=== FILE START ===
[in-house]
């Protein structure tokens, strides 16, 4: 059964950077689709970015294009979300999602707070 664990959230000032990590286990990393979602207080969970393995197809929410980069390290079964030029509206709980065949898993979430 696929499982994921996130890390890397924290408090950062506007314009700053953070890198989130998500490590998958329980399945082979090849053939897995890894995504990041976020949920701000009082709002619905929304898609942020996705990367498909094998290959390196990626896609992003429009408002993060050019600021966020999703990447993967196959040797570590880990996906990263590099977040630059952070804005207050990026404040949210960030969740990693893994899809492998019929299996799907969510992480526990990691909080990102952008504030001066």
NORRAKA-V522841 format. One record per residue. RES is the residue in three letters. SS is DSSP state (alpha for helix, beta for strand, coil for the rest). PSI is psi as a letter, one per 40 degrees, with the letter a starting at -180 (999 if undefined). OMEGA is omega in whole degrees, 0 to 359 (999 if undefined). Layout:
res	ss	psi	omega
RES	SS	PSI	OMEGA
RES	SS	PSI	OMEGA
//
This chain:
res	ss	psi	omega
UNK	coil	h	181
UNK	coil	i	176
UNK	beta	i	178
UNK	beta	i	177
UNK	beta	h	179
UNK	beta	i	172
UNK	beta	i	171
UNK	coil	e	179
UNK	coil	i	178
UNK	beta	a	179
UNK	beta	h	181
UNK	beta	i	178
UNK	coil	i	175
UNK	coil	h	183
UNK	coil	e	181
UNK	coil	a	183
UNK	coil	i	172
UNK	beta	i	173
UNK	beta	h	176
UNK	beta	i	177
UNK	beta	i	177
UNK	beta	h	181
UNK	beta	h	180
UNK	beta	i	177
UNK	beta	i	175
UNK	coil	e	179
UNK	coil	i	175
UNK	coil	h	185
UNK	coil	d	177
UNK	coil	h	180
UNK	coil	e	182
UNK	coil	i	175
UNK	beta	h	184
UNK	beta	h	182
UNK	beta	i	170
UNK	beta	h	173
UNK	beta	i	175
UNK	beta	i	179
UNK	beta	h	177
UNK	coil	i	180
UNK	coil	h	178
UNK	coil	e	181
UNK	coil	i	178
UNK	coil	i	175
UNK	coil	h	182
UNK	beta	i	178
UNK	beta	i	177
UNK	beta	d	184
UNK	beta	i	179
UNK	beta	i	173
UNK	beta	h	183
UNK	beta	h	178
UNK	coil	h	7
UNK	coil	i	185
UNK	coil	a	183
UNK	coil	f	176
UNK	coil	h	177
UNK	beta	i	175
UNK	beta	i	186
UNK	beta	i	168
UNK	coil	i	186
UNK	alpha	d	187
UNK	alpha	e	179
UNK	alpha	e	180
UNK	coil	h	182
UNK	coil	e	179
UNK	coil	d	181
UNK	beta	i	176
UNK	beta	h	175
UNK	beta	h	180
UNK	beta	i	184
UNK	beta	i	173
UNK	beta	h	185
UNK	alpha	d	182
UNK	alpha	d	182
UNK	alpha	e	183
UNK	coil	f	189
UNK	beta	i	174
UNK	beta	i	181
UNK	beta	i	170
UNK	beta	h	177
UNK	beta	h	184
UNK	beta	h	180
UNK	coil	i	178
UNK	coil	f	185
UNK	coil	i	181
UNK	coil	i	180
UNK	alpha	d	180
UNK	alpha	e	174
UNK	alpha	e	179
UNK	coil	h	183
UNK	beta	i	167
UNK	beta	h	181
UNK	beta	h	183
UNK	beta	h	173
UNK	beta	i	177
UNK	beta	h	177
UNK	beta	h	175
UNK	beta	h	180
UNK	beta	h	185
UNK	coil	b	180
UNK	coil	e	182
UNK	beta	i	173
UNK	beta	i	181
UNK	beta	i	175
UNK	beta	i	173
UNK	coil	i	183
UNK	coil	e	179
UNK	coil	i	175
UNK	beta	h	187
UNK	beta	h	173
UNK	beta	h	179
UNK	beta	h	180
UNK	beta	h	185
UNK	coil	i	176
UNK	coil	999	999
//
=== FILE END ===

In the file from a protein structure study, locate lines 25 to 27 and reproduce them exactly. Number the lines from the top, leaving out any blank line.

UNK	coil	a	183
UNK	coil	i	172
UNK	beta	i	173